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Documents leaked from a Panamanian law firm reveal a global web of corruption

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The insurance tech equation

It started with a single, encrypted message to the Suddeutsche Zeitung, and what it has become is, quite simply, the biggest leak of private documents yet seen on the Internet.

All day, the Internet has been abuzz with stories culled from the “Panama Papers” — roughly 2.6 terabytes of documents, related to hundreds of thousands of offshore companies, leaked from a small, relatively unknown Panamanian law firm called Mossack Fonseca.

While the Panama-based firm’s name may be unrecognizable to many, its client list links to politicians, celebrities, athletes, and organizations that have been at the center of global scandals.

Among the stories to hit the papers based on revelations from the Panama Papers are pieces on Vladimir Putin’s $1 billion in offshore holdings; the Prime Minister of Iceland’s shady dealings with a private company, which served as a tax haven for his private wealth; and no corruption scandal would be complete without mentioning international soccer’s governing body, FIFA, whose members also appear in the documents.

German authorities had known about the connection between Mossack Fonseca and some criminal elements for at least two years. A whistleblower at the firm had sold information to the authorities, according to the story in the Suddeutsche Zeitung on the history of the Panama Papers’ leak.

As part of the investigation several European banks were fined and some information was shared with authorities around the world.

But the current leak dwarfs anything that has been seen before including WikiLeaks State Department cables and Edward Snowden’s NSA revelations. Working with the International Consortium of Investigative Journalists, the Munich paper has marshaled the resources of at least 100 reporters from news outlets around the world to comb through the documents and uncover what they can.

In a video describing the leak, Bastian Obermayer, of the Suddeutsche Zeitung’s investigative team, said that Le Monde, the BBC, and The Guardian are also involved.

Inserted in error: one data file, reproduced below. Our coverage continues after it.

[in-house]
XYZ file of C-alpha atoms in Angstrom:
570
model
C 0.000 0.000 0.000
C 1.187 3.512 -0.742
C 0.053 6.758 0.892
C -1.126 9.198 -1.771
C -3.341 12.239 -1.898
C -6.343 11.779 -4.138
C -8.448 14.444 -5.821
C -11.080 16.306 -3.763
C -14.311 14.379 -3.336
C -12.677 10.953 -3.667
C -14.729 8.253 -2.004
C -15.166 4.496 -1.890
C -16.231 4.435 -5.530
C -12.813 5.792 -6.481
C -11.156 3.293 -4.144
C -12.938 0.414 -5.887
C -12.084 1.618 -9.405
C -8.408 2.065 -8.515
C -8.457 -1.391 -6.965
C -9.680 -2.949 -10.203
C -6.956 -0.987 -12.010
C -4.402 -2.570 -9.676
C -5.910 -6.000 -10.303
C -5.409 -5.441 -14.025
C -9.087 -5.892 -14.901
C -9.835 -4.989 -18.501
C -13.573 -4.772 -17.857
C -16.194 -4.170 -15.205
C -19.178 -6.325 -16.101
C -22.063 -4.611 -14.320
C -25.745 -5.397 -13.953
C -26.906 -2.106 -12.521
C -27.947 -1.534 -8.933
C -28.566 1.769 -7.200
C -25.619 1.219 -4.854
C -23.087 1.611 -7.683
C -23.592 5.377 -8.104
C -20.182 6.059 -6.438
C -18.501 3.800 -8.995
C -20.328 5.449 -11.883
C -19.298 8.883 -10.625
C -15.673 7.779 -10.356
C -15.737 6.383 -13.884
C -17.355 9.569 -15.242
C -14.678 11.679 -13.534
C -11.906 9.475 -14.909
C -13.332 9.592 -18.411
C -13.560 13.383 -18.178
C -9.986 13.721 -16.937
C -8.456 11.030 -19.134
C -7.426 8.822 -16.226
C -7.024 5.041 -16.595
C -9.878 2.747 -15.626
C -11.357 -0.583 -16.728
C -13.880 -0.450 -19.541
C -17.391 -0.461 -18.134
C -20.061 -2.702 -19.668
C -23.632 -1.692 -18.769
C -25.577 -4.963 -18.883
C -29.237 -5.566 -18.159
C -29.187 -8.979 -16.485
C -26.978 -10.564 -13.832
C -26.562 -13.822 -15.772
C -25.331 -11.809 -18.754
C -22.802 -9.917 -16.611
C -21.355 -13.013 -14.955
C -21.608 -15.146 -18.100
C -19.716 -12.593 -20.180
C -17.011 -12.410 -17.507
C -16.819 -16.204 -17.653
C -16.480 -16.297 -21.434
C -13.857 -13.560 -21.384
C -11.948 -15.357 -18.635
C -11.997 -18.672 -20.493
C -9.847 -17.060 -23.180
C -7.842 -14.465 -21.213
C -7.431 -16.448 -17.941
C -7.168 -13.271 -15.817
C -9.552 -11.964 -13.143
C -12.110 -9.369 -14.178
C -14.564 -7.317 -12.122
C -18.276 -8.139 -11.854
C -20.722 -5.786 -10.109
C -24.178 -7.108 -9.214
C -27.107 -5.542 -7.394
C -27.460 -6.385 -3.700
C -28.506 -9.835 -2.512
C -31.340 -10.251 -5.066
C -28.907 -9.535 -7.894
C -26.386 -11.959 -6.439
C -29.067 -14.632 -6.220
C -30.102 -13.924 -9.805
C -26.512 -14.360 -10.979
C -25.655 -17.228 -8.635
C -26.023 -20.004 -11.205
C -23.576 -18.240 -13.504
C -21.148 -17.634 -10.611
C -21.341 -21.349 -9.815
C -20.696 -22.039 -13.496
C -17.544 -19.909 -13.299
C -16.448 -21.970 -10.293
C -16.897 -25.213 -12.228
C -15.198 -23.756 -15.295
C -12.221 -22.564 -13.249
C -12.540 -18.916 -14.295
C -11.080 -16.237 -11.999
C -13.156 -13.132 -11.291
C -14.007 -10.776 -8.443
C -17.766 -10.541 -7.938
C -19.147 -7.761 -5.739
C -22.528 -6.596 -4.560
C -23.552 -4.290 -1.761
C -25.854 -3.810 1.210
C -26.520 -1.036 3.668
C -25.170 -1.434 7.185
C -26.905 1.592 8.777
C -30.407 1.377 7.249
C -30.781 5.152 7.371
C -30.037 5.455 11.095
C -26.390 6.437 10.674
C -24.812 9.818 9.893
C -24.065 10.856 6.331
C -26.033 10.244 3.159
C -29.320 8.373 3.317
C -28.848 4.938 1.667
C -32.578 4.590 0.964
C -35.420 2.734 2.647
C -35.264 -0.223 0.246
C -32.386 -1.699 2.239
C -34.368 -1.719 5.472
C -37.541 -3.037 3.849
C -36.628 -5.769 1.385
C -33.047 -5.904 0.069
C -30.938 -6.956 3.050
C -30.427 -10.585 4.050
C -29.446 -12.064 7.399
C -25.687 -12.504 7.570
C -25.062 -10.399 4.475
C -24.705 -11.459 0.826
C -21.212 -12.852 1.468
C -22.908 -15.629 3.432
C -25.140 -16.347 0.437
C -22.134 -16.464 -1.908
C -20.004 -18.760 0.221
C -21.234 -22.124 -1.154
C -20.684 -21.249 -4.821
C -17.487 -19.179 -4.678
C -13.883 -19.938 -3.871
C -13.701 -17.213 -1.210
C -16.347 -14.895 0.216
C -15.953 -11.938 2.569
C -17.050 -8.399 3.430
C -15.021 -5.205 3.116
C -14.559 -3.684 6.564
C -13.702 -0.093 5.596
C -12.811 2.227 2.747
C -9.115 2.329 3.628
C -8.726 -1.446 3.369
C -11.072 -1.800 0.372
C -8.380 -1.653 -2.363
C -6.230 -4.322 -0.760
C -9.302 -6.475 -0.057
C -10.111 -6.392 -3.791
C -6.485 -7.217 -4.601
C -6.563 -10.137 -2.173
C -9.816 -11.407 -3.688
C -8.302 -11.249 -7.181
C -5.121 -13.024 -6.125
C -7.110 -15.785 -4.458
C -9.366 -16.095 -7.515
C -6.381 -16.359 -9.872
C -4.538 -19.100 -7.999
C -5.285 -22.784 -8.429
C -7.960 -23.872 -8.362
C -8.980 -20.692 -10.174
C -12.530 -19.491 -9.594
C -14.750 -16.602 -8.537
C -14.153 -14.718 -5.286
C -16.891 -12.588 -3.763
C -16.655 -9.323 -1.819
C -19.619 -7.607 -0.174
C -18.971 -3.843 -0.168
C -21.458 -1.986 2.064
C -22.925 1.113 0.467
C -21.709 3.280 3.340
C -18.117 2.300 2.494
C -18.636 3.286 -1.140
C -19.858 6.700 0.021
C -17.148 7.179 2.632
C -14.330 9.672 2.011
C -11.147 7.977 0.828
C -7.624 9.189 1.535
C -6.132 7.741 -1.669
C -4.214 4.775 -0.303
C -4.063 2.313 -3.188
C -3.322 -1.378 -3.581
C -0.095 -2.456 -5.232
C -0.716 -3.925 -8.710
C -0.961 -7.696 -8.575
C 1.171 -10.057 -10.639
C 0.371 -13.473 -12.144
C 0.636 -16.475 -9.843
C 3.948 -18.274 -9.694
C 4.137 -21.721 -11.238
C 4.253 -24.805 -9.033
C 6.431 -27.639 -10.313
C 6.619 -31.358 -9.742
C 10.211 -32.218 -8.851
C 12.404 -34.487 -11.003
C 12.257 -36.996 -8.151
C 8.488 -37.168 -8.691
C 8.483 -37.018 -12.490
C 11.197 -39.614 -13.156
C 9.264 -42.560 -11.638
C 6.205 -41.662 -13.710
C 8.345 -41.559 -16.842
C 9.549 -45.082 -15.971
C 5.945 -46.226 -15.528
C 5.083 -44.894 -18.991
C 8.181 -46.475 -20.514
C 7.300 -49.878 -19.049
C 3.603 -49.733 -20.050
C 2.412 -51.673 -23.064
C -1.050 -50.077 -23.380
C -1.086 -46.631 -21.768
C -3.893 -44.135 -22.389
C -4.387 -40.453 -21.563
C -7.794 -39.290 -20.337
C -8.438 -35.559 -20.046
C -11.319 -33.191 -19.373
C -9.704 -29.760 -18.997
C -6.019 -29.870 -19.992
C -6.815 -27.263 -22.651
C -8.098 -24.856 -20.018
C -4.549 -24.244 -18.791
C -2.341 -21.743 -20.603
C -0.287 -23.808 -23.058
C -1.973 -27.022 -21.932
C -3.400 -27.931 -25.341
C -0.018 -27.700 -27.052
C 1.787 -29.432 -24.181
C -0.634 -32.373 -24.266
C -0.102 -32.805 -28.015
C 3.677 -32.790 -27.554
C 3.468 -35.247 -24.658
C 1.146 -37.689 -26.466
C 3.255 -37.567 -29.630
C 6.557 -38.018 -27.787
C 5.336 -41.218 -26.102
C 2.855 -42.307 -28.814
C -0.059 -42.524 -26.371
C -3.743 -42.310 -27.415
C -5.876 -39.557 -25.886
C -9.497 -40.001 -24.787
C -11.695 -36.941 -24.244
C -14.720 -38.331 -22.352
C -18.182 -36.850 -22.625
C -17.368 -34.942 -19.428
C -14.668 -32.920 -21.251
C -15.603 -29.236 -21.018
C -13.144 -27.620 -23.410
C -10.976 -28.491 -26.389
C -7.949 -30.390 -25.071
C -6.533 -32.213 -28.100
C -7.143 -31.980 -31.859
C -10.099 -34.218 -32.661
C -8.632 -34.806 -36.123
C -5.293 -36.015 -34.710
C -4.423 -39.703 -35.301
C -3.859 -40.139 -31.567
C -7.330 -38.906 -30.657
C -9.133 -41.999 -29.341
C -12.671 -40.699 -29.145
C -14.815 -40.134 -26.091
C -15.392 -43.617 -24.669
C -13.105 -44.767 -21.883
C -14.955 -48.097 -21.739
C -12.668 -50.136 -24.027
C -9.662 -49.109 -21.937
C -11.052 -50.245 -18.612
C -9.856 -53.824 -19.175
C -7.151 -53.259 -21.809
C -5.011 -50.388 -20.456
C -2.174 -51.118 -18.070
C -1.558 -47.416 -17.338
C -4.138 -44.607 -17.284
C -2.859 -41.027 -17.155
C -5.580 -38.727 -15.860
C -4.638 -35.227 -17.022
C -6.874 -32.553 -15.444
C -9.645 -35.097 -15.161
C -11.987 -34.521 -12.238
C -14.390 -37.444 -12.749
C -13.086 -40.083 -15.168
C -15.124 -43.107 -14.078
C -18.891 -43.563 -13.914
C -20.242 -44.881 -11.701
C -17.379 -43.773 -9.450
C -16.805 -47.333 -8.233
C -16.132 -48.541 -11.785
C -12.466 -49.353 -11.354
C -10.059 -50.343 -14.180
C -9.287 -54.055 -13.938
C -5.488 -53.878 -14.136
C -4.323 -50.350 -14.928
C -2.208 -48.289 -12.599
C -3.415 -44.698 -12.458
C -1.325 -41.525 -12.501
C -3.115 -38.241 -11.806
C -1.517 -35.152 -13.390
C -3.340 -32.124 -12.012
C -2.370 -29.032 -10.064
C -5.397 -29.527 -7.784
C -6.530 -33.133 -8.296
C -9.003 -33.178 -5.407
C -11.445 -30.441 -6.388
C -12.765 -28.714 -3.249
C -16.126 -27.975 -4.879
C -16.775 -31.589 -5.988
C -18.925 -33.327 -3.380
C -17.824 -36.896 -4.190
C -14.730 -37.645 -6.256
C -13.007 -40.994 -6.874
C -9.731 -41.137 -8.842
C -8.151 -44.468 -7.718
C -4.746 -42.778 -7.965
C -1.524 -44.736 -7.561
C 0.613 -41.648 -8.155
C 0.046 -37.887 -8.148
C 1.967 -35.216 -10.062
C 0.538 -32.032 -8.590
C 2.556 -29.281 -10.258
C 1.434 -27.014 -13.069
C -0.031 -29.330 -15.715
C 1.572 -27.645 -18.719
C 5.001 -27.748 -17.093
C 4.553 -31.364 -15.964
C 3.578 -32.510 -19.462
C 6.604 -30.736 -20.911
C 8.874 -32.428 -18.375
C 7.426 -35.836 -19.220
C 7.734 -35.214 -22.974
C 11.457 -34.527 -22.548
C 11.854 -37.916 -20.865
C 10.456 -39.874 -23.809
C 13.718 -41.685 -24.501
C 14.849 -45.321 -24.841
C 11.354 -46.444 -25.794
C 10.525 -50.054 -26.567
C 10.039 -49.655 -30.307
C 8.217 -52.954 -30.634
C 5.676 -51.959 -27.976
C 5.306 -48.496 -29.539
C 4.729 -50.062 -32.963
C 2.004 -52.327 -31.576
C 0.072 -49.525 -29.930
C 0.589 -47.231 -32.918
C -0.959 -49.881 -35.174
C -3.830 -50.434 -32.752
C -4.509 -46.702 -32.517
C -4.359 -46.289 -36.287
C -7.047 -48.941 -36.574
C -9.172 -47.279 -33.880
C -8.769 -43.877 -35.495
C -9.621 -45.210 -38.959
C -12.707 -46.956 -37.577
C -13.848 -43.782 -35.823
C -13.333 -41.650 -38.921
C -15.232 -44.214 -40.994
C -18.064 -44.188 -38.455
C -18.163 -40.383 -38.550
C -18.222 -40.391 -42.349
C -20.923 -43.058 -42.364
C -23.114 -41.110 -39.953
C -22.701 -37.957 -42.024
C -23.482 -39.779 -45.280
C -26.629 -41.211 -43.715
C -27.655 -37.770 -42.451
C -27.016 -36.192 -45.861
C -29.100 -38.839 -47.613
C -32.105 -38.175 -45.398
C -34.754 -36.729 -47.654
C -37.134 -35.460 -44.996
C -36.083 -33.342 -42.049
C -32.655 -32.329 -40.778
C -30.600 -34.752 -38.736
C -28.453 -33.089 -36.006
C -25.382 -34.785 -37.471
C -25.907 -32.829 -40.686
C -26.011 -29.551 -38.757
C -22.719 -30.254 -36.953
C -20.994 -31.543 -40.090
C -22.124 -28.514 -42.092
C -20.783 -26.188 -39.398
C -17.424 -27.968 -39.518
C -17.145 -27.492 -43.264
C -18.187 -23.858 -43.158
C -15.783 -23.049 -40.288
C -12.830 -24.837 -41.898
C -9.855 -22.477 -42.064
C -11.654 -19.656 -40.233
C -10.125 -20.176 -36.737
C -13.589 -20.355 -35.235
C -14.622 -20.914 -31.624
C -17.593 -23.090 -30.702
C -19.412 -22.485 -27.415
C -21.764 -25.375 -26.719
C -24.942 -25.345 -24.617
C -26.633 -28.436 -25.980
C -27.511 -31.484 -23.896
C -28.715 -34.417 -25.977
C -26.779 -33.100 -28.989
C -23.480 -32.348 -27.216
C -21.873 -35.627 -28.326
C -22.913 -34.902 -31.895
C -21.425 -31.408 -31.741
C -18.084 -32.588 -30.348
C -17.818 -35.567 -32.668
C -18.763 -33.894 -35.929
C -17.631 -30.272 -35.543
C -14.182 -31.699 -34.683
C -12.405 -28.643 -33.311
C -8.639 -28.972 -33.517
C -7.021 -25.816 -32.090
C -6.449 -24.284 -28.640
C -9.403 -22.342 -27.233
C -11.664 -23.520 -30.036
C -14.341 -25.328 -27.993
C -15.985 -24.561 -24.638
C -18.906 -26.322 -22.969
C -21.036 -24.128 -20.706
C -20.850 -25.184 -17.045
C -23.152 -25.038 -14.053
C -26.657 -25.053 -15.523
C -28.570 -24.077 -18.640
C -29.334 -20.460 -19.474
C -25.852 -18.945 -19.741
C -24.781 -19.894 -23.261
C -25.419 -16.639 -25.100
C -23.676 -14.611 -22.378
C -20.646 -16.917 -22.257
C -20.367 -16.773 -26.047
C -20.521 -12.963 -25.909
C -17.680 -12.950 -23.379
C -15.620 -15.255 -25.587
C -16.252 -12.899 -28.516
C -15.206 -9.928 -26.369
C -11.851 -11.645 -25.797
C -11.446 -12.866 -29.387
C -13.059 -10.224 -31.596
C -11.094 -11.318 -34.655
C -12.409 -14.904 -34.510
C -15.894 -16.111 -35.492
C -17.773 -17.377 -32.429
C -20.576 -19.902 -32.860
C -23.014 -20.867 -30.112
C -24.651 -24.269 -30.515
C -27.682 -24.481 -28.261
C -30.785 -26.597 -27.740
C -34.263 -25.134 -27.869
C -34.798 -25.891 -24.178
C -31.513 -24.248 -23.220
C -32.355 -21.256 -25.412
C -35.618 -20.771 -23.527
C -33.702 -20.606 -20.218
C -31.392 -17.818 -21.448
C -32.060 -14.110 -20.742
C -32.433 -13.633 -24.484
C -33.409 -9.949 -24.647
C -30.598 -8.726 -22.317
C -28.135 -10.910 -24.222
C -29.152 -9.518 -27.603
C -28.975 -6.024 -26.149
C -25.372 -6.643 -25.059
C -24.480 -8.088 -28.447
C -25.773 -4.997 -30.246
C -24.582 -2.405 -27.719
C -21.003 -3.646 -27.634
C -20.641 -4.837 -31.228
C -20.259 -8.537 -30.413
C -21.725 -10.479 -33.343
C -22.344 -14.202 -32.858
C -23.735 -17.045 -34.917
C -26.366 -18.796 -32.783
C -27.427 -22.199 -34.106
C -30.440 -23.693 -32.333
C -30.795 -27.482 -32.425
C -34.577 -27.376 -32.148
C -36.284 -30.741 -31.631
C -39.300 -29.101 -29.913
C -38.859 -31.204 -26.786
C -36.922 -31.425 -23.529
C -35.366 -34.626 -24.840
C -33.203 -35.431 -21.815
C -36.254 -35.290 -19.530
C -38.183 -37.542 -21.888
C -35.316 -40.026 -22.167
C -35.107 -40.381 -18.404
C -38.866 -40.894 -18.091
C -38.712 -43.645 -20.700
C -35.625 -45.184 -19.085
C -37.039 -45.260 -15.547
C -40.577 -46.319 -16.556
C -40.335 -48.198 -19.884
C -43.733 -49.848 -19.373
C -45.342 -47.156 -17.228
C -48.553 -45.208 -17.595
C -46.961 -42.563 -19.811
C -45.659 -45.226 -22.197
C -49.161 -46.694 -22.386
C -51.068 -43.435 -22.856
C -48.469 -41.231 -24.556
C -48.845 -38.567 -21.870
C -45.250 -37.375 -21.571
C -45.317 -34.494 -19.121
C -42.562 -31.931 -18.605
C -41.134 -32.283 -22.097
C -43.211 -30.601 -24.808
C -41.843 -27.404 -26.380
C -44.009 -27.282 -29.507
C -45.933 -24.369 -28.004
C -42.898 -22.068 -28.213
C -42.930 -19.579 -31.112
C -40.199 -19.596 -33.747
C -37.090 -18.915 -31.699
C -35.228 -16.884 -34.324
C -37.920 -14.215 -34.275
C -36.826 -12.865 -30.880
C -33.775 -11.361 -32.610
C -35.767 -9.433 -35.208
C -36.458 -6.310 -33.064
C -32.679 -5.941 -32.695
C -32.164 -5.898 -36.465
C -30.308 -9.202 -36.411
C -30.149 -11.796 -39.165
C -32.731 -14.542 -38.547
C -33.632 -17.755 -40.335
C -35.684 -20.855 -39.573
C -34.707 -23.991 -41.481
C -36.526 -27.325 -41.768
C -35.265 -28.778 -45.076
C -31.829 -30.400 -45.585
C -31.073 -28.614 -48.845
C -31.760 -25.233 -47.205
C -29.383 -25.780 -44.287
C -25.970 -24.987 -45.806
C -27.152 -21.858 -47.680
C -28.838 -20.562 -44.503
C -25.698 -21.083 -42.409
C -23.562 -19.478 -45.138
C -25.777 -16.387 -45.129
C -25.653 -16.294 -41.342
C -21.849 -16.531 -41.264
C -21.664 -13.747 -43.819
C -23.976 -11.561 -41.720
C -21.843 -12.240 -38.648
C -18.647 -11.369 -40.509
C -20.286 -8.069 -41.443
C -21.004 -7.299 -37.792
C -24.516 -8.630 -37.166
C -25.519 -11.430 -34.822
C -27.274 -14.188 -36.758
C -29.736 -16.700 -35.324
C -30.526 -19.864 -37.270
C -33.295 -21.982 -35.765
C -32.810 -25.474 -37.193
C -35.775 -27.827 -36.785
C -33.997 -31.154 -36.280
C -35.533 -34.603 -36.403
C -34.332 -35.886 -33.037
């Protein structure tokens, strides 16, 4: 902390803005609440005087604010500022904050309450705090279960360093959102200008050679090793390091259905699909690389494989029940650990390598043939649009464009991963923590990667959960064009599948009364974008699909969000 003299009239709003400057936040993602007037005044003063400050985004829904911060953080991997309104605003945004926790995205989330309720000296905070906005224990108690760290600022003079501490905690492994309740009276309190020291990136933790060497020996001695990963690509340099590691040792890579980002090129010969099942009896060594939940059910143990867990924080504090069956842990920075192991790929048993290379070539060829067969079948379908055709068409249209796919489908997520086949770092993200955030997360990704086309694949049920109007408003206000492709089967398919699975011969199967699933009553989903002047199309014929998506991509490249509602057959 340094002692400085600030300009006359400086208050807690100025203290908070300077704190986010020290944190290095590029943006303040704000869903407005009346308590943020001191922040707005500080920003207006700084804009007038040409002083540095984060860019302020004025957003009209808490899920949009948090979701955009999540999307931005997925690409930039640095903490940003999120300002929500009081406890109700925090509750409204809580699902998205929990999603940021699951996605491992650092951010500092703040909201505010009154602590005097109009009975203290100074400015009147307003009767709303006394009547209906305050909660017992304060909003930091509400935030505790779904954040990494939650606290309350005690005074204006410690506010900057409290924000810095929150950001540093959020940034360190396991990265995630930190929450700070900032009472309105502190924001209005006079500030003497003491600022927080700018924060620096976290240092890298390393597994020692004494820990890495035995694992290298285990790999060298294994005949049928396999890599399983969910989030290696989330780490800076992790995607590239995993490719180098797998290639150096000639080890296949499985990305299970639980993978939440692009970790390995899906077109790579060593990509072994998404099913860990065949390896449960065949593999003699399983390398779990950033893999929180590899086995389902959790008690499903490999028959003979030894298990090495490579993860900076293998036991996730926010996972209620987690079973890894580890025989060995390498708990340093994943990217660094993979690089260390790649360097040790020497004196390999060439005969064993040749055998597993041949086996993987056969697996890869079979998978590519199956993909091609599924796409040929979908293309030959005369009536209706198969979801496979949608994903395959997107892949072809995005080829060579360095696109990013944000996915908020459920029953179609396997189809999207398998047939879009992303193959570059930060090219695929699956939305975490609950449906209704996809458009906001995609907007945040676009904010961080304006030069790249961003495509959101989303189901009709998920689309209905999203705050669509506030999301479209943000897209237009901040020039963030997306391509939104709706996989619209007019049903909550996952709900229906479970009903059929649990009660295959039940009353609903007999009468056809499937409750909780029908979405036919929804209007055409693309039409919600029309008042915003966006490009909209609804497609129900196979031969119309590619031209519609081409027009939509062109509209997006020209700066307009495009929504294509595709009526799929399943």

“I would say, first observation, it’s a lot more promising than even some of the more, other projects that we’ve done that have turned out to be very, very big,” said Gerard Ryle, a director at the ICIJ.

Here’s a breakdown from the BBC on what the documents contain:

  • Eleven million documents held by the Panama-based law firm Mossack Fonseca have been passed to German newspaper Suddeutsche Zeitung, which then shared them with the International Consortium of Investigative Journalists. BBC Panorama is among 107 media organisations in 78 countries which have been analysing the documents. The BBC doesn’t know the identity of the source
  • They show how the company has helped clients launder money, dodge sanctions and evade tax
  • Mossack Fonseca says it has operated beyond reproach for 40 years and never been accused or charged with criminal wrong-doing

Information from the documents reveal business dealings of some of the world’s most notorious dictators, autocrats, and authoritarians including former Egyptian president Hosni Mubarak, Libya’s toppled dictator, Muammar Gaddafi and Syria’s president Bashar al-Assad.

“The sheer number of people involved is becoming clear to us,” says Frederik Obermaier, from the Suddeutsche Zeitung’s investigative group. “There are dictators, members of the Japanese Yakuza mafia, the Sicilian mafia, the Russian mafia, weapons dealers, drug dealers, and pedophiles. You start to feel a little nervous when you realize this one leak is going to expose all of them… and that it all started at the Suddeutsche Zeitung.”

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